A hard glare, and I try outfit number three, a linen pantsuit.

“Mmm, speaking of corporate.” He waggles his brows. “Can I be the misbehaving new hire, lady boss?”

I sigh and slump into the other chair.

He rises, riffles through one of my closets and pulls out a simple but elegant sundress. Then he removes my glasses, sets them aside and unpins my hair before handing me the dress.

“Be yourself, Vess. No one expects anything else.” He pauses. “If you do want to change up anything, may I make a suggestion?”


“Don’t play matchmaker this weekend.”

“I am the goddess of love,” I say. “This is what I do. I have a plan. They are all very keen on mysteries, so I have one for them.”

He winces. “Please don’t tell me you’ve invented a fake mystery for them to solve.”

“Of course not. They aren’t children. I’m bringing them an actual local mystery . . . with a few extra clues.”

“Clues you planted?”

“Red herrings. Just a sprinkle.”

“Here’s a thought. Give them the mystery, minus the fake clues, and skip the matchmaking. They’re all adults. If they’re meant to be together, they’ll figure it out for themselves.”

He catches my expression and throws up his hands. “I tried. No one can say I didn’t try.”

I kiss his cheek. “You did. It was a lovely effort, and I appreciate it so much that I will let you be my plus-one at the weddings.”

He sighs, deeper, and returns to his chair.

We’re driving to Unstable, Massachusetts, the paranormal capital of New England. Oh, yes, Salem gets most of the attention, but that’s an entirely different thing. Salem is renowned for killing witches. Unstable is renowned for welcoming them. Witches, mediums, spiritualists, and dozens of supernatural species that do not actually exist. What does exist has made a home there.

I suspect there’s at least one immortal in town. There’s also the Bennett family, with three orphaned sisters Ani, Kennedy and Hope. They’re curse-weavers, distant descendants of Mercy—Mercury—the “trickster god” of our family tree. The Bennetts aren’t immortal, but they did inherit that specific gift, just as dream-shapers inherit my power, being mostly descended from me. The Connolly brothers are descendants of Marius. Luck-workers, inheriting their talent from the god of battle luck.

The Bennetts settled in Unstable generations ago, and they openly ply their trade. That’s the advantage to both the modern era and to living in a town devoted to paranormal tourism. The average person doesn’t quite believe in things like hexes and curses, but they don’t quite not believe either, especially if they find themselves drawn to a weekend in Unstable. The Bennett family business is called “Unhex Me Here”—someone had a proper appreciation of Lady Macbeth. Their specialty is uncursing. Most of the objects people bring them suffer only from the stain of superstition. They love this watch they inherited from their grandfather, but they feel a little uncomfortable wearing it, especially since he’d been wearing it himself when he died. Could the Bennett sisters have a look, maybe lift any lingering unpleasantness? What Ani and Hope really sell is the soothing balm of reassurance.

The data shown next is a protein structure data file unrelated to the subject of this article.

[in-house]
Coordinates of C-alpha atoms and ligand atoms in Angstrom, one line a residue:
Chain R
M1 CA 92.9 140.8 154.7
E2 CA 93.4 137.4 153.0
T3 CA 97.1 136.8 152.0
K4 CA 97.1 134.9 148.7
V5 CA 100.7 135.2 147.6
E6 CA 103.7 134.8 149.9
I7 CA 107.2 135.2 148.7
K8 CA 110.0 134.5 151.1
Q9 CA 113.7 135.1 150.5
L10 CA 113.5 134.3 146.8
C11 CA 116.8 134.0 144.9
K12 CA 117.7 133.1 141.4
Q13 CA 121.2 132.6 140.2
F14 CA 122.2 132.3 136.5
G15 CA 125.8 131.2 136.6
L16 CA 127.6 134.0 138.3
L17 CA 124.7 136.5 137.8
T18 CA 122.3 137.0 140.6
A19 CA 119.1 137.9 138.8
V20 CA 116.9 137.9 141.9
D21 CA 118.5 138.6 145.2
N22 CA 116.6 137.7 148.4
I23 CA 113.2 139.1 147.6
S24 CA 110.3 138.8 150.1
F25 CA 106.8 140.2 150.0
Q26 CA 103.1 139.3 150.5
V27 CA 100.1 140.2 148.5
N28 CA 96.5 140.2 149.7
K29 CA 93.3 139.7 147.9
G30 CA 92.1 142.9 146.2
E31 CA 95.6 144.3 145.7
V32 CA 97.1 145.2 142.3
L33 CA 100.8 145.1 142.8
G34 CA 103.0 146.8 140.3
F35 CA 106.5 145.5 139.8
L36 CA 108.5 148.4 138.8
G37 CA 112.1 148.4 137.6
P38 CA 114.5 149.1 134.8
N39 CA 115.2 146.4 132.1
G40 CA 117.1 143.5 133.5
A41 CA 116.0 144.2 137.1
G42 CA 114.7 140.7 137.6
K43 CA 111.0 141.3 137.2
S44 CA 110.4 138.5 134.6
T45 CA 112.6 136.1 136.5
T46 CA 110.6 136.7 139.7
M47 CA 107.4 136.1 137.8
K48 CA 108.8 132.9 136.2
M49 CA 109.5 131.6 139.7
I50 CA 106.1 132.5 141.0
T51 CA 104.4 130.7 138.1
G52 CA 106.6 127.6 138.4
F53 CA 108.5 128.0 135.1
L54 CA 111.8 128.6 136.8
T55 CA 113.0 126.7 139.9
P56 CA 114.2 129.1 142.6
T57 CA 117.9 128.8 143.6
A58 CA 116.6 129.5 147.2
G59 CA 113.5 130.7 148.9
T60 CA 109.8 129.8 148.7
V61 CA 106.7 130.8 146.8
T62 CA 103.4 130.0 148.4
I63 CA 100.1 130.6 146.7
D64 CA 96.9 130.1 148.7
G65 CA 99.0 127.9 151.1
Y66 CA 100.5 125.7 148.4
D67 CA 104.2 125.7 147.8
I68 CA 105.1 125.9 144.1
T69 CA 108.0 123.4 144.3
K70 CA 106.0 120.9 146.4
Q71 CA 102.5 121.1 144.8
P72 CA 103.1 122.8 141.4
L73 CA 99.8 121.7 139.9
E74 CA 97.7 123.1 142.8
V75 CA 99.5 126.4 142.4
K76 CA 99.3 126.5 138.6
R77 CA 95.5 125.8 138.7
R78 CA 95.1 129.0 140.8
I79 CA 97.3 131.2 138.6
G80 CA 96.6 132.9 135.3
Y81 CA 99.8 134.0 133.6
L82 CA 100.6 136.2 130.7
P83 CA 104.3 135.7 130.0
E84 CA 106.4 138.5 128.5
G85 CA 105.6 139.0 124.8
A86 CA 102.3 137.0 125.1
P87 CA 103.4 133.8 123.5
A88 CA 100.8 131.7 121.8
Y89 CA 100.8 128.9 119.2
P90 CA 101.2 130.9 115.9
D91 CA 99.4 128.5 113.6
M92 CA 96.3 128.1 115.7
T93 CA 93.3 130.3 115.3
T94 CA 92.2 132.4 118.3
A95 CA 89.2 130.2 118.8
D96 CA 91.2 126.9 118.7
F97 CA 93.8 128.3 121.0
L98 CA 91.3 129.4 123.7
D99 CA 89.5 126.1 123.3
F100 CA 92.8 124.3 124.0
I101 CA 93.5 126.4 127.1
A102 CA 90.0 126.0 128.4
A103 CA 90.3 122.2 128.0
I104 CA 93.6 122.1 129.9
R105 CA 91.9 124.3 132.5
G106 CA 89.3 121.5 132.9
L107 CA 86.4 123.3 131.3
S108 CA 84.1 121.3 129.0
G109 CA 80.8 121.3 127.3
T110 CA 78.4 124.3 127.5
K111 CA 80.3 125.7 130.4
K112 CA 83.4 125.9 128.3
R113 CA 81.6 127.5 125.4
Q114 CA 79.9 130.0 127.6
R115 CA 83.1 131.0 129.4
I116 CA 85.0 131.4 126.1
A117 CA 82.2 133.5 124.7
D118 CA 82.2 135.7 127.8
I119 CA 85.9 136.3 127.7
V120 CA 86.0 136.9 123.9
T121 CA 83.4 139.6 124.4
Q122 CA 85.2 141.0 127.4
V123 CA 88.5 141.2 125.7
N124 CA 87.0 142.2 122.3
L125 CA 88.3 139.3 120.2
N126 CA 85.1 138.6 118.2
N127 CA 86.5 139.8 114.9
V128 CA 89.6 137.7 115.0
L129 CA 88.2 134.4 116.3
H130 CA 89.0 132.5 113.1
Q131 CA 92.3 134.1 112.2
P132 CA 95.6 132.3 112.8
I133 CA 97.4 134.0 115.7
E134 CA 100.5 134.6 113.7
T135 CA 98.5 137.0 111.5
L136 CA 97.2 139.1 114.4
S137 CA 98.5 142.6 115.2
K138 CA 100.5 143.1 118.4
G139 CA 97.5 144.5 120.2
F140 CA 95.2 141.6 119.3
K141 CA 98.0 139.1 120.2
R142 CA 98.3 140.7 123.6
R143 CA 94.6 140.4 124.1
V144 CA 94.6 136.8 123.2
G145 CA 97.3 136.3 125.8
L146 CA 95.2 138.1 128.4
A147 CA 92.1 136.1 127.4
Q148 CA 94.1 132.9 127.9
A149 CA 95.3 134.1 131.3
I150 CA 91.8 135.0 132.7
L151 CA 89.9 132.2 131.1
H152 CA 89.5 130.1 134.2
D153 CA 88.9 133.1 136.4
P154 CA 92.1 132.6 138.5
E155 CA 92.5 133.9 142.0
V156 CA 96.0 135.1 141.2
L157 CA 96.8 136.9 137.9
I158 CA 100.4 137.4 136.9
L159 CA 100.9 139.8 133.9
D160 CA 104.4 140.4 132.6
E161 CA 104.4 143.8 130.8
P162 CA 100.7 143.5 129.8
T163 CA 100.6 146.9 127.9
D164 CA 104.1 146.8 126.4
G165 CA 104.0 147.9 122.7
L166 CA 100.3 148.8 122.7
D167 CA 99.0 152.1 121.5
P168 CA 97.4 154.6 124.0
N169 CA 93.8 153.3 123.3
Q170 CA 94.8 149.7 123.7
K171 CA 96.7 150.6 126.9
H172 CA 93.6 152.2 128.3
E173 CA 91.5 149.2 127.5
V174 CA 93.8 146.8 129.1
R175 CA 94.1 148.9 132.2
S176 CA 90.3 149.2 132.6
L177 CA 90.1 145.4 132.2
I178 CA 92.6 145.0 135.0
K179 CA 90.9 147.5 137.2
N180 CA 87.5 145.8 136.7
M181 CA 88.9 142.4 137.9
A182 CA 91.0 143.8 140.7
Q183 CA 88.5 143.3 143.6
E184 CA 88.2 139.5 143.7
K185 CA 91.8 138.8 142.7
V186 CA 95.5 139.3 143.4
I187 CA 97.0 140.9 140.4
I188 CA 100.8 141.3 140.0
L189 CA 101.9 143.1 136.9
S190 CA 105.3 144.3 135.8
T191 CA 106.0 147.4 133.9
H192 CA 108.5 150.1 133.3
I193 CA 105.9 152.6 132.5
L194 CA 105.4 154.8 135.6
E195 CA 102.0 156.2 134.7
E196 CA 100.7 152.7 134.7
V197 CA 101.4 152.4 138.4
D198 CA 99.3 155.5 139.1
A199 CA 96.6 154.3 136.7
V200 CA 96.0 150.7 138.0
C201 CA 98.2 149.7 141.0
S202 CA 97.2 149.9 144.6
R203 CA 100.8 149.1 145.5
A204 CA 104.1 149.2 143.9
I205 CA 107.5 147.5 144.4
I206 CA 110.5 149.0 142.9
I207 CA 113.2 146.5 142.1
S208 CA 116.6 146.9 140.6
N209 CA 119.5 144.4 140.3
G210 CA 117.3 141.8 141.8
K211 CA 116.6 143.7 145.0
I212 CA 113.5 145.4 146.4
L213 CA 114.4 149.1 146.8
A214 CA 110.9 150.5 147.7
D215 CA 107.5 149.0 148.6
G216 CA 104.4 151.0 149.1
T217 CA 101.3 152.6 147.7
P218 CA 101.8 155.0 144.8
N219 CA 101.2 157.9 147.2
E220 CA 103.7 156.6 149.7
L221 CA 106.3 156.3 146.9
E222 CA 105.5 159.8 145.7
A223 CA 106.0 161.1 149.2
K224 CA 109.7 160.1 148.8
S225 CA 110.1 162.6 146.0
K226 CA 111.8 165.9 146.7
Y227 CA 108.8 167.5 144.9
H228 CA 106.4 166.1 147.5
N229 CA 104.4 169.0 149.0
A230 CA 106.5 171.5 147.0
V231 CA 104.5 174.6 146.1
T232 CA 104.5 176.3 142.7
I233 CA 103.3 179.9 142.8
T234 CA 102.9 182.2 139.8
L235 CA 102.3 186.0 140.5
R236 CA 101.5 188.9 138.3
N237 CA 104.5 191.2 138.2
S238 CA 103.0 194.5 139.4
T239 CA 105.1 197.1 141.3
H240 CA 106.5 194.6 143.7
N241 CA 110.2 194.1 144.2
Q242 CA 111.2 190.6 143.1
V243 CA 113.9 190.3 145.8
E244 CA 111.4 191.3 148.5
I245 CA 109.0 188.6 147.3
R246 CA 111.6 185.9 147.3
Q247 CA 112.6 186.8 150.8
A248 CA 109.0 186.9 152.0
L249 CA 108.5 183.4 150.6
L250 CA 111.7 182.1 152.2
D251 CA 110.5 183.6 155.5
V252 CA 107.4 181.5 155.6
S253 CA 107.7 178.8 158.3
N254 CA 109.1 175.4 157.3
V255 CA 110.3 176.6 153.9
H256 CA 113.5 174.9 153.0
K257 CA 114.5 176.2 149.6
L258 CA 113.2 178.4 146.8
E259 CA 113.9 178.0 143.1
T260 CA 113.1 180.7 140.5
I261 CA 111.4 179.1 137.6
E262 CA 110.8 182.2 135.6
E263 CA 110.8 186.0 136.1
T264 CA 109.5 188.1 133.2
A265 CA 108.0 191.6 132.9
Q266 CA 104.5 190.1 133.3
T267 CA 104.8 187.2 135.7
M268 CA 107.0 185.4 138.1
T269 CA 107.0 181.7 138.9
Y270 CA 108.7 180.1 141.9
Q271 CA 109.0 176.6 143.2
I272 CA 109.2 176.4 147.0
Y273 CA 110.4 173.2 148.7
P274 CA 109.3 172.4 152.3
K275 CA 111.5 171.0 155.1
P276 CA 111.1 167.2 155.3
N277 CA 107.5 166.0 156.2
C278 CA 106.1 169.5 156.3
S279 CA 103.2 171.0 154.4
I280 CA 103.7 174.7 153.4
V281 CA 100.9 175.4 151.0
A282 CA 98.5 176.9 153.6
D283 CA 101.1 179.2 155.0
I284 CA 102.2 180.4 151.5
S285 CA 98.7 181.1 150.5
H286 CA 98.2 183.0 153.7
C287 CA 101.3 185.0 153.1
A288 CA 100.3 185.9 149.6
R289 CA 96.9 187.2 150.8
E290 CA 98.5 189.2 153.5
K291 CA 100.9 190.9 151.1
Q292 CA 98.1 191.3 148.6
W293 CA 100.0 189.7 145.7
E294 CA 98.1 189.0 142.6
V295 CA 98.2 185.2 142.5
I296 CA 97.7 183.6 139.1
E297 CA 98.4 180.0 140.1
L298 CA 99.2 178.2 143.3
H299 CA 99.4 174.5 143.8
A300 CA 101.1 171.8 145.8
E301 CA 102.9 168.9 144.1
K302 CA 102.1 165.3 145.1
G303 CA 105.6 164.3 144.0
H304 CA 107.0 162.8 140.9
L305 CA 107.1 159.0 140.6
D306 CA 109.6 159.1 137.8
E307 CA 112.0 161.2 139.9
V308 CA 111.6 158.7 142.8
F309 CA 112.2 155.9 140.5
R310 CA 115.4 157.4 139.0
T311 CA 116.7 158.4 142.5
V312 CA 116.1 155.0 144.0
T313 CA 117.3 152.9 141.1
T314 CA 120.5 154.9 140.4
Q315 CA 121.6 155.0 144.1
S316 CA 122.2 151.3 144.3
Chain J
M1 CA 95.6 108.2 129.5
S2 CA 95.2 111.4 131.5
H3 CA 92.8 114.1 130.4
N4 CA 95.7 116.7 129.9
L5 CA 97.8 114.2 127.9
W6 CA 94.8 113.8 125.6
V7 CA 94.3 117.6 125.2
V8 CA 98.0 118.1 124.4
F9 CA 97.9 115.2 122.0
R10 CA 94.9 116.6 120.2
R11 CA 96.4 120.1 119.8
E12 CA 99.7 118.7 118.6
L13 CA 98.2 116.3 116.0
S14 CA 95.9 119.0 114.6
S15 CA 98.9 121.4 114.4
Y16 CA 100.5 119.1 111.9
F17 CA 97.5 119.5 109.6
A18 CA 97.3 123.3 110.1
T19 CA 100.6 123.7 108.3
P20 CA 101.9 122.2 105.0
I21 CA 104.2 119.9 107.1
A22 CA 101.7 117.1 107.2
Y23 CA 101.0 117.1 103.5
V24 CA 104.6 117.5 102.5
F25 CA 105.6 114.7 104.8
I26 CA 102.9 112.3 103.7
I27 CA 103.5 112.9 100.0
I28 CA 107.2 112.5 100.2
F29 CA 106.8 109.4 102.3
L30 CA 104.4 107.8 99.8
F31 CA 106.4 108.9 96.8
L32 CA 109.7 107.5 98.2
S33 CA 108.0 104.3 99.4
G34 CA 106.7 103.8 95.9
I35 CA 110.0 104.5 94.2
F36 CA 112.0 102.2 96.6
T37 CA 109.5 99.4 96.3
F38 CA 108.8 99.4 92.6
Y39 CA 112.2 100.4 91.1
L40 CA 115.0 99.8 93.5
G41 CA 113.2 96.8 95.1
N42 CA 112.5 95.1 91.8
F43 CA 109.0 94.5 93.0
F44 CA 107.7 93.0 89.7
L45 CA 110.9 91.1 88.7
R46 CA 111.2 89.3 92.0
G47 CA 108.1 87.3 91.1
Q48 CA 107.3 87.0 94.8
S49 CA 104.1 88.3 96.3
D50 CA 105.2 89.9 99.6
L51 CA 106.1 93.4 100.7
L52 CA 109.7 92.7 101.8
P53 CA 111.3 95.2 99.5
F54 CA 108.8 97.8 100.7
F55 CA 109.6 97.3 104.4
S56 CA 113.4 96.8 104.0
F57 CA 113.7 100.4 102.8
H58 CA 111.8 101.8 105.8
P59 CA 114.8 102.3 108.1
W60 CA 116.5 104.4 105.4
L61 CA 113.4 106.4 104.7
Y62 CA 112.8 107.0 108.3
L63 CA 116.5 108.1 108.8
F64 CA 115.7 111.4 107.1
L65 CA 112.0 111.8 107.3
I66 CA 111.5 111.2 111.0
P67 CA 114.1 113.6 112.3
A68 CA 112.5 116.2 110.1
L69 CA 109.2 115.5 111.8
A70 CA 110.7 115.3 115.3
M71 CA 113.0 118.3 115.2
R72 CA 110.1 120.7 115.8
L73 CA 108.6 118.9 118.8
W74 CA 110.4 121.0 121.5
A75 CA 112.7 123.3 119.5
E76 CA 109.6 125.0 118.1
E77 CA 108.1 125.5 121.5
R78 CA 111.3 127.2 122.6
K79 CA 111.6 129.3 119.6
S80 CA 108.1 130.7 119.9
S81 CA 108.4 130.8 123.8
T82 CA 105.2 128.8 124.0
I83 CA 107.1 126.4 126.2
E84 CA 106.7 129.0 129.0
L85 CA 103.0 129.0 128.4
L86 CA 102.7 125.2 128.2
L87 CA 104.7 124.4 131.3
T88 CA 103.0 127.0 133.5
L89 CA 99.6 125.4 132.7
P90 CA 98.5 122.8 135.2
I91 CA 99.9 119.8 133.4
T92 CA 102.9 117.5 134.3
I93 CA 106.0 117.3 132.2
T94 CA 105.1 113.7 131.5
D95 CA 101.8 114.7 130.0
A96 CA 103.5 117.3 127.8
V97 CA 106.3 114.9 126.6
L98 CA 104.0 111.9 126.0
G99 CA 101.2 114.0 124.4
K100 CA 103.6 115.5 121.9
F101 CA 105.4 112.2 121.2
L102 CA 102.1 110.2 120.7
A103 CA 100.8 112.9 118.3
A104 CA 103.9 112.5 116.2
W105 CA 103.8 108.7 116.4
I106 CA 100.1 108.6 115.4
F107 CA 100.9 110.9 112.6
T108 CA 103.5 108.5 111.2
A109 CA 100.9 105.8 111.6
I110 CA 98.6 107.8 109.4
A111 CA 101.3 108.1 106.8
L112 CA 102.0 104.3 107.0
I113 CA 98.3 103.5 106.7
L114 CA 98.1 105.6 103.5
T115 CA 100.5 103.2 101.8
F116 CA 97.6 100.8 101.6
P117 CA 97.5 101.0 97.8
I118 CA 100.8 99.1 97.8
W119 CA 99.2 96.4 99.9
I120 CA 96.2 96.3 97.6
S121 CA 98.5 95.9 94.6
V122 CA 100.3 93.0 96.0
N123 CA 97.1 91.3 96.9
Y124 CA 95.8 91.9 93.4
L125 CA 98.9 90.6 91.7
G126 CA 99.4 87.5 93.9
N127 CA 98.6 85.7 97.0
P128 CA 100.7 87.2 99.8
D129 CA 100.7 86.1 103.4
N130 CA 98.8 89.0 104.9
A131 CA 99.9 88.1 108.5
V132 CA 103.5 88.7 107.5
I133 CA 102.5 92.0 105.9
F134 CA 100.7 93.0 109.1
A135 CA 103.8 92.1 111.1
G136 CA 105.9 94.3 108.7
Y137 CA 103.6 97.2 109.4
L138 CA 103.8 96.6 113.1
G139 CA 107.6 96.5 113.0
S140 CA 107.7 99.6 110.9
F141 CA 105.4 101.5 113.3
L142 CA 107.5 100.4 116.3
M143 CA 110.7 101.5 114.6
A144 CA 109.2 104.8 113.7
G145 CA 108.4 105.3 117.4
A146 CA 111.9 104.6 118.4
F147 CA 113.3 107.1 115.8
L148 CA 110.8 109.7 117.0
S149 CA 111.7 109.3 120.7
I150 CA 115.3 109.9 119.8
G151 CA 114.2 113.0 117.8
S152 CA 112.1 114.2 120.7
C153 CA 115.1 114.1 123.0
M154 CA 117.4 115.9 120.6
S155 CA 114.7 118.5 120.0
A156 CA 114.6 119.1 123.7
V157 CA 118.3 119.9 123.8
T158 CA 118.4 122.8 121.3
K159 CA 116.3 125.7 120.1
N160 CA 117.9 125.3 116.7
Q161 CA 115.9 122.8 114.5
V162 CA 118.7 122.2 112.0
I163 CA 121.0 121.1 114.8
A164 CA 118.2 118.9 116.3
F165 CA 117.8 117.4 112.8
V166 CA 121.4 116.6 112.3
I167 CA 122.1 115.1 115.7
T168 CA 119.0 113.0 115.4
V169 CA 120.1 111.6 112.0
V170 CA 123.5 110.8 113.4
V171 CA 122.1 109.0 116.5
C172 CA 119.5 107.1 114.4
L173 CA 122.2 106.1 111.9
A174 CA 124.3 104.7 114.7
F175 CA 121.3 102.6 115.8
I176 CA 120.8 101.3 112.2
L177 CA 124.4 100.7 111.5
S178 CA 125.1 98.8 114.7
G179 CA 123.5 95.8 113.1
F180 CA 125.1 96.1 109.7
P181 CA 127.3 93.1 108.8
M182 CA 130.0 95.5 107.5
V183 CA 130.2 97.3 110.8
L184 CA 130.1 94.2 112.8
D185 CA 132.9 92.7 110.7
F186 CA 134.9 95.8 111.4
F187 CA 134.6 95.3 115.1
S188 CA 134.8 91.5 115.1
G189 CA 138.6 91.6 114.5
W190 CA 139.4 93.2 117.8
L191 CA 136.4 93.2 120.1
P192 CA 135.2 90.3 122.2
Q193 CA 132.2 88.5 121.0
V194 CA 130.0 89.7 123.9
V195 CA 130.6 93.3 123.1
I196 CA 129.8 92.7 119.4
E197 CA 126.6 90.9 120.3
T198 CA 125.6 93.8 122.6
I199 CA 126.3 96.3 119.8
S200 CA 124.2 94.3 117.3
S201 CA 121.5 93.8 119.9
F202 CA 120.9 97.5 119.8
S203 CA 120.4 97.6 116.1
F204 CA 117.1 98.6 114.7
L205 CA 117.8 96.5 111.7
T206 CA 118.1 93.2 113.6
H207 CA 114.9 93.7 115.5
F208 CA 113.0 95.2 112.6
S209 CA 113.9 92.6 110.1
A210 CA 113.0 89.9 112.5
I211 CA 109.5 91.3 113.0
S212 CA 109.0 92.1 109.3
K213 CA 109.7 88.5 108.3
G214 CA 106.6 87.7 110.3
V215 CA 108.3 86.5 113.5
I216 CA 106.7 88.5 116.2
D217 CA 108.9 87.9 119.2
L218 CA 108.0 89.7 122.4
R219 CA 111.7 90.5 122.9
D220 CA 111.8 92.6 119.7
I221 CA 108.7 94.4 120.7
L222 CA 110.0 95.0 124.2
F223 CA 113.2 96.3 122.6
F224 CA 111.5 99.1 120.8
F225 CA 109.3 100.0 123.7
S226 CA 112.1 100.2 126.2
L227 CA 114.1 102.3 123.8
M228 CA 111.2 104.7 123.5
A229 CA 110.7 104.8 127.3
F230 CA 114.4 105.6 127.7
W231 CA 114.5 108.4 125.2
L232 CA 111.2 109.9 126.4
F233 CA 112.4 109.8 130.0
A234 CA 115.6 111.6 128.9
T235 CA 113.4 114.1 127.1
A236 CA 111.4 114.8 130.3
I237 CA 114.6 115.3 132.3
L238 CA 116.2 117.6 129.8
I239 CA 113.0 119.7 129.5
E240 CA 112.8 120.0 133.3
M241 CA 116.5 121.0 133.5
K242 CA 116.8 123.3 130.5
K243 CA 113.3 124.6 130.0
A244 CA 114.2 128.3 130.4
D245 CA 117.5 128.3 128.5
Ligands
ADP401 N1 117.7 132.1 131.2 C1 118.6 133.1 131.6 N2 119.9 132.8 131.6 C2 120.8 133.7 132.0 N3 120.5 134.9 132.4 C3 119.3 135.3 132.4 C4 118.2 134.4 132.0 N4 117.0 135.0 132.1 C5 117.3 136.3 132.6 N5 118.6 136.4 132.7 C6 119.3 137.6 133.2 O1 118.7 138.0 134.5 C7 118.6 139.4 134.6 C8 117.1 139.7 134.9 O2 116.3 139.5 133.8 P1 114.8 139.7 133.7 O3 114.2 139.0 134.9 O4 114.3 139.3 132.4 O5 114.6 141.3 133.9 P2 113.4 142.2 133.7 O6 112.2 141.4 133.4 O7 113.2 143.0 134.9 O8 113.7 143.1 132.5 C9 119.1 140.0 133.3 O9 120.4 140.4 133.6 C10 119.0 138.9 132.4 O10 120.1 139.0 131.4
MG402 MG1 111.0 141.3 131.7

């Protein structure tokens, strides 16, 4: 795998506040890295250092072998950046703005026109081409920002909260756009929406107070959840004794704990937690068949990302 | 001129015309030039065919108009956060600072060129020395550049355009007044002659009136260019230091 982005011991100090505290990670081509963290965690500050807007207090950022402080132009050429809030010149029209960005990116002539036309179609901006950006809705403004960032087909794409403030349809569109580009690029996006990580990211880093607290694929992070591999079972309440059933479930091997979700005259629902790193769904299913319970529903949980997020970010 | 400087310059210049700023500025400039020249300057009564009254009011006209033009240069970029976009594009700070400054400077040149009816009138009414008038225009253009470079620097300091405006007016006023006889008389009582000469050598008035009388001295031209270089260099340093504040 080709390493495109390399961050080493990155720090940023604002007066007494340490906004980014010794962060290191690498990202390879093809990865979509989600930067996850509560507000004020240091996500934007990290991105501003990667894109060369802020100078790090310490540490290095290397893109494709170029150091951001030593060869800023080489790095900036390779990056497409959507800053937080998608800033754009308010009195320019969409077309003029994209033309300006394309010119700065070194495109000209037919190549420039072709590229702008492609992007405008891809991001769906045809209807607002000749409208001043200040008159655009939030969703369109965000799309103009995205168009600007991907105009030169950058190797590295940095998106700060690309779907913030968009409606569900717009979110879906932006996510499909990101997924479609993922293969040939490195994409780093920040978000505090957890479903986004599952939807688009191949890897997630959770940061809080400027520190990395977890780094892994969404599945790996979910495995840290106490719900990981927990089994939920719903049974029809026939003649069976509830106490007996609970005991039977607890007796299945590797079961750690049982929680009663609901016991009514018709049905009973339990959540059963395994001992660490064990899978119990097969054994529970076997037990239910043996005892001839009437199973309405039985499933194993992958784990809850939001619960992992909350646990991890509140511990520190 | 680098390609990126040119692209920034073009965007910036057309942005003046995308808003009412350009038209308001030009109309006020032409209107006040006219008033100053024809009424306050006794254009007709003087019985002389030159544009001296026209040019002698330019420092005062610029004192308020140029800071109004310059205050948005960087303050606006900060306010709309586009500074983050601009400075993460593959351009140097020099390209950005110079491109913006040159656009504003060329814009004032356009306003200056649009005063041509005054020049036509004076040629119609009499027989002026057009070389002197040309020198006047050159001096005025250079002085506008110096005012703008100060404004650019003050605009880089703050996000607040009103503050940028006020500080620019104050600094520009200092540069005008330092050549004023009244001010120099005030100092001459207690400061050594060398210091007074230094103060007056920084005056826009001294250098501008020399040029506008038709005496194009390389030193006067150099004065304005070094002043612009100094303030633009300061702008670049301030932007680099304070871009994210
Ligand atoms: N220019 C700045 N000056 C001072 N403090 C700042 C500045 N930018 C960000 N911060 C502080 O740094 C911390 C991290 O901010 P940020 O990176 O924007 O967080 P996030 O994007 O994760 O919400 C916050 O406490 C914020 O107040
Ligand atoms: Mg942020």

Middle-sister Kennedy has found another way to use her talents. She tracks down cursed antiques and buys them cheap from owners who are in a hurry to get rid of them. Then she removes the curse, fixes them up and resells them. For two years, she had a shop in Boston, where she fled after her mother died of cancer. With both parents tragically taken so young, Kennedy had felt the need to escape the memories. Now she’s sorted that out and returned to open a shop in Unstable. 

Marius exaggerated when he said I invited us to Unstable for the long weekend. As Kennedy’s shop fairy-godmother, I wanted to be there for the opening. So I booked Marius and I into a bed-and-breakfast. Kennedy insisted we stay at her family home.

I’d then asked whether she was sure there’d be enough room as Aiden would obviously be there too, given all the help he’d provided with the insurance claim. I knew she’d only invited him for the opening. With my prompt, she extended her invitation to the entire weekend, including lodgings at the Bennett home, and he’d cleared his schedule to accept.

So we are all staying at the Bennett residence for a delightful weekend, as the town throws open its doors and kicks off the summer season.

We arrive a little past four and park on a side street. The Bennett house is along the main street, which has been roped off for the upcoming festival. Stalls line the street, stretching almost to the Bennett house. In the distance, a ferris wheel is being set up.

Marius whistles. “They really go all out,” he says, scanning the street. “What do you say we sneak off tomorrow night, grab some elephant ears and give that ferris wheel a whirl?”

“Yes, that is exactly what I want. Fried carnival food prepared under god-knows what kind of conditions followed by sailing into the air on a metal wheel that probably hasn’t been inspected since Watergate.”

“Good thing we’re immortal, right?”

I sniff and roll my eyes. He knows I’ll go on the ferris wheel, and I’ll eat the fried-dough monstrosity, and I’ll enjoy it too, because he will enjoy it. Just as he will pick through the local book shop with me and stroll the gardens on the edge of town.

When a peal of laughter rolls over, I pause and frown. It seems to be coming from the Bennett’s yard.

“Sounds like a party,” he says, picking up his pace.

“Sounds like a lot of people,” I say, frowning.

“Uh, yes. Because it’s a party, Vess.”

“No, Kennedy said get-together. A backyard get-together with a few people.”

He grins. “I have a feeling that Kennedy shares my definition of ‘a few people.’ Less than fifty for an intimate get-together.”

He’s right. It’s definitely a party, with people streaming into the backyard and spilling out onto the driveway and front lawn. People their age—all in their twenties.

“We’re going to be the old fogies,” I say.

“Well, then you didn’t need to worry about what you wore, right?” He glances over, brows creasing. “This is okay, isn’t it? You like parties. You like young people.”

“I do.”

“But . . .?”

I shake it off. “Nothing. This is fine.” I walk over and take his arm, and we head into the back yard.


Copyright © 2021 by Kelley Armstrong All rights reserved.